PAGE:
Thursday, August 05, 2010

Calvin on Calvinism
Part Three of a little diet of sweet truth

Here's an extract from Calvin, commenting on Ephesians 1:4 and following.

According as he hath chosen us. The foundation and first cause, both of

our calling and of all the benefits which we receive from God, is here

declared to be his eternal election. If the reason is asked, why God has

called us to enjoy the gospel, why he daily bestows upon us so many

blessings, why he opens to us the gate of heaven, the answer will be

constantly found in this principle, that he hath chosen us before the

foundation of the world. The very time when the election took place

proves it to be free; for what could we have deserved, or what merit did we

possess, before the world was made? How childish is the attempt to meet

this argument by the following sophism! “We were chosen because we

were worthy, and because God foresaw that we would be worthy.” We

were all lost in Adam; and therefore, had not God, through his own

election, rescued us from perishing, there was nothing to be foreseen. The

same argument is used in the Epistle to the Romans, where, speaking of

Jacob and Esau, he says,

For the children being not yet born, neither having done any good

or evil, that the purpose of God according to election might stand,

not of works, but of him that calleth.(Romans 9:11.)

But though they had not yet acted, might a sophist of the Sorbonne reply,

God foresaw that they would act. This objection has no force when

applied to the depraved natures of men, in whom nothing can be seen but

materials for destruction.

In Christ. This is the second proof that the election is free; for if we are

chosen in Christ, it is not of ourselves. It is not from a perception of

anything that we deserve, but because our heavenly Father has introduced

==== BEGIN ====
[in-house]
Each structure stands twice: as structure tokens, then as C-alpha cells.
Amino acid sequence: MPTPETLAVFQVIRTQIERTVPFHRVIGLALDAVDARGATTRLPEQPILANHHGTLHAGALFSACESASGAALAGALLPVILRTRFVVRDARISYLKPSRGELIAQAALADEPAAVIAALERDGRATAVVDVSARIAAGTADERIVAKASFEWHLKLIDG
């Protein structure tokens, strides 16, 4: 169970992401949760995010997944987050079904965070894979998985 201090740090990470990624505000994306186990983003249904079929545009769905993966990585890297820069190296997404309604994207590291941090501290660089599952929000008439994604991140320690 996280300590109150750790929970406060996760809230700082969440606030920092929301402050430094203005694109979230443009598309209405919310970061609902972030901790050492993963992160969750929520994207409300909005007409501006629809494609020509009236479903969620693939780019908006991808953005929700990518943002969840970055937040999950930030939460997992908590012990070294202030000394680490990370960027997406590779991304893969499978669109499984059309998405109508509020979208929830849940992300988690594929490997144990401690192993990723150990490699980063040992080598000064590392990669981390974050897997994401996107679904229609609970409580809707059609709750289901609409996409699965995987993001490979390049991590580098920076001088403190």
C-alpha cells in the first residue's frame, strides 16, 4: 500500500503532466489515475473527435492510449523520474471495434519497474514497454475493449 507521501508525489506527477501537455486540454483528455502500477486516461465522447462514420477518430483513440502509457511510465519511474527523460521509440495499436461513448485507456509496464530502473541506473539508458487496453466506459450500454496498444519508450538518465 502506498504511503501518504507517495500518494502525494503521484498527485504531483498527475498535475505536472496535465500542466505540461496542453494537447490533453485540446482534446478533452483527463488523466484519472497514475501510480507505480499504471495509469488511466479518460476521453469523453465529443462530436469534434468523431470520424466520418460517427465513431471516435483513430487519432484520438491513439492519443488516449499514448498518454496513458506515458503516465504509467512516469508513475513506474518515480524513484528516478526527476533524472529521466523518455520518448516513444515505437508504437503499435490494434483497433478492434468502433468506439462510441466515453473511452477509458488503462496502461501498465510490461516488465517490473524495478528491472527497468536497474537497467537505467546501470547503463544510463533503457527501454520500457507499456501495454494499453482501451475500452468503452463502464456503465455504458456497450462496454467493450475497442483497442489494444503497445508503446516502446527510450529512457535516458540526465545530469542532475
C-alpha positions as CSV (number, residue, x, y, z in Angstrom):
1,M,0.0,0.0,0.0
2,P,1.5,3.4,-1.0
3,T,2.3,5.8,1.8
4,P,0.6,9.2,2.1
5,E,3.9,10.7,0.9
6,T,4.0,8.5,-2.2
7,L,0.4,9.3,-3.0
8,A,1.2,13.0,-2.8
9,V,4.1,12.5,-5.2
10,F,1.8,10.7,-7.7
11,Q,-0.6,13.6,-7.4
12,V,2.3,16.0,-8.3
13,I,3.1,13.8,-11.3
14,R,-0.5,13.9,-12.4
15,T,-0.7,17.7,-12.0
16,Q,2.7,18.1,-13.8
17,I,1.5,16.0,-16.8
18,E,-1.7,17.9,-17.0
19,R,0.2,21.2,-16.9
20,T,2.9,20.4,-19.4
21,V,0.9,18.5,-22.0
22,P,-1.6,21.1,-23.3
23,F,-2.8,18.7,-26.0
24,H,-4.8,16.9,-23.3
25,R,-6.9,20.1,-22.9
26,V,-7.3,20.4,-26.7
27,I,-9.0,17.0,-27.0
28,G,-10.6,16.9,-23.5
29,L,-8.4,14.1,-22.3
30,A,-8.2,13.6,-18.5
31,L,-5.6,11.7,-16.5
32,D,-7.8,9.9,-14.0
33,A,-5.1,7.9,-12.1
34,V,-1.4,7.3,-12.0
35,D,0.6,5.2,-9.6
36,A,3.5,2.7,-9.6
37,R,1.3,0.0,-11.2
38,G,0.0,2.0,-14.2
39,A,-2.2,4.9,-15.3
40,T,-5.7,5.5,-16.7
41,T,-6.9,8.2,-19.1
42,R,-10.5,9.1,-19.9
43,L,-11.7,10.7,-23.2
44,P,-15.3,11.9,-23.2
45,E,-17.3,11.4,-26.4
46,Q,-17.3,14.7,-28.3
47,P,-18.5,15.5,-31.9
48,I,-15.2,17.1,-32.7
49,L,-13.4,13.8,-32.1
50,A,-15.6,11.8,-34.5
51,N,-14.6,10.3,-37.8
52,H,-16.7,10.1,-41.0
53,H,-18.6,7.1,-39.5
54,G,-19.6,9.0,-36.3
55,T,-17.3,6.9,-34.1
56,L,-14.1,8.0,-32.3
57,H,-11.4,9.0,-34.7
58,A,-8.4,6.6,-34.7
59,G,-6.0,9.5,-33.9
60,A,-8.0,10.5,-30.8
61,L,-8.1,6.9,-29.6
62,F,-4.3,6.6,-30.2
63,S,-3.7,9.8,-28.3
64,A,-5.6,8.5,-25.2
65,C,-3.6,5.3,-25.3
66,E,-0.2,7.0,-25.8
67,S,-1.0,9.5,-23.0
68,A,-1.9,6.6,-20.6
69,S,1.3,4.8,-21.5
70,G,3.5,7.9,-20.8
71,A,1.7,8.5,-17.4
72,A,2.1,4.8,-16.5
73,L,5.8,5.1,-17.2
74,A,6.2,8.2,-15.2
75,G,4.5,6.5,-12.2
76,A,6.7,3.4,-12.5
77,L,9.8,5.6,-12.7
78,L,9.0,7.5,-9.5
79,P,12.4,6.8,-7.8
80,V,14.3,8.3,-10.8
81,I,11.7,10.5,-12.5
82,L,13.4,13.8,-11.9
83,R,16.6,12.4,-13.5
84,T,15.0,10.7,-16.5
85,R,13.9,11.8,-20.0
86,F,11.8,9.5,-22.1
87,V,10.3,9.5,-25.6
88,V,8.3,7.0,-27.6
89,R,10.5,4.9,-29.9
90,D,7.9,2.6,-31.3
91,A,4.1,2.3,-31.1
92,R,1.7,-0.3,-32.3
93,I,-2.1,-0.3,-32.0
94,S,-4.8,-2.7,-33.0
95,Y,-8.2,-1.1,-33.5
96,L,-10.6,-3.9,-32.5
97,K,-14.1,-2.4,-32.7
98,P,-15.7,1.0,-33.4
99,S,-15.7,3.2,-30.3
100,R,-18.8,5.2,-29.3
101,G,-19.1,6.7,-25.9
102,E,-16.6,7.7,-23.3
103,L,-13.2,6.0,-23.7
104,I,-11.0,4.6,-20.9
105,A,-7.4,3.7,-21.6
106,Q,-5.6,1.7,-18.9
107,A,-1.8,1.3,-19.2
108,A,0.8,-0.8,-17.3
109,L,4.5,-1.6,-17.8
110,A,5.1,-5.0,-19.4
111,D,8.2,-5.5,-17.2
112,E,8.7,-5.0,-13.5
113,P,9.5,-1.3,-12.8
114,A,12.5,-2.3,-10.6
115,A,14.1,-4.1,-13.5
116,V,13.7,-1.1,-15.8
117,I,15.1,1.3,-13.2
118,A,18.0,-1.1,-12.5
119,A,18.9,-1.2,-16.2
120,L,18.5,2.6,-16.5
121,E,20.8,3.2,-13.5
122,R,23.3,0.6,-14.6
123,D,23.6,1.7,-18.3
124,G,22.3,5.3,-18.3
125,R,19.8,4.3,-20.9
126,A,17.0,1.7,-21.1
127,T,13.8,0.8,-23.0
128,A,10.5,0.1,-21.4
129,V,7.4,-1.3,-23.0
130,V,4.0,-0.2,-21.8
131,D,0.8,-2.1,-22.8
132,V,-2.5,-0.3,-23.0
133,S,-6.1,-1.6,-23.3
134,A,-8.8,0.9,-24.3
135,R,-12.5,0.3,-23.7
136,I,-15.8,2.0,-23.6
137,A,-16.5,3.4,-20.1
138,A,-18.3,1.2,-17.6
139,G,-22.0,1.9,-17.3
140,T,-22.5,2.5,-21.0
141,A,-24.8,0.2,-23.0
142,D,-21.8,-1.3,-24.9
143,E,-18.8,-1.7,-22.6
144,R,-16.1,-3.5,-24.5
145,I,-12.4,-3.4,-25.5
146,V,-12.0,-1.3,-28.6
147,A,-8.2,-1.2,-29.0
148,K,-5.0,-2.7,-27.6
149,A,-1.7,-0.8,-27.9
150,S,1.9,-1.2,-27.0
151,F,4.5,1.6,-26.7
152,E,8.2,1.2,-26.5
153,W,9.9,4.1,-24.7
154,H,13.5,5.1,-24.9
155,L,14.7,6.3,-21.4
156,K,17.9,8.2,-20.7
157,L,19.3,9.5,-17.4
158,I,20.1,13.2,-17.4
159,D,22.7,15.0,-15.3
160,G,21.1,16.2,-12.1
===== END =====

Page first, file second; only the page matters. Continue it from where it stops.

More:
us, through the privilege of adoption, into the body of Christ. In short, the

name of Christ excludes all merit, and everything which men have of their

own; for when he says that we are chosen in Christ, it follows that in

ourselves we are unworthy.

That we should be holy. This is the immediate, but not the chief design; for

there is no absurdity in supposing that the same thing may gain two

objects. The design of building is, that there should be a house. This is the

immediate design, but the convenience of dwelling in it is the ultimate

design. It was necessary to mention this in passing; for we shall

immediately find that Paul mentions another design, the glory of God. But

there is no contradiction here; for the glory of God is the highest end, to

which our sanctification is subordinate.

This leads us to conclude, that holiness, purity, and every excellence that

is found among men, are the fruit of election; so that once more Paul

expressly puts aside every consideration of merit. If God had foreseen in

us anything worthy of election, it would have been stated in language the

very opposite of what is here employed, and which plainly means that all

our holiness and purity of life flow from the election of God. How comes

it then that some men are religious, and live in the fear of God, while others

give themselves up without reserve to all manner of wickedness? If Paul

may be believed, the only reason is, that the latter retain their natural

disposition, and the former have been chosen to holiness. The cause,

certainly, is not later than the effect. Election, therefore, does not depend

on the righteousness of works, of which Paul here declares that it is the cause.

No comments: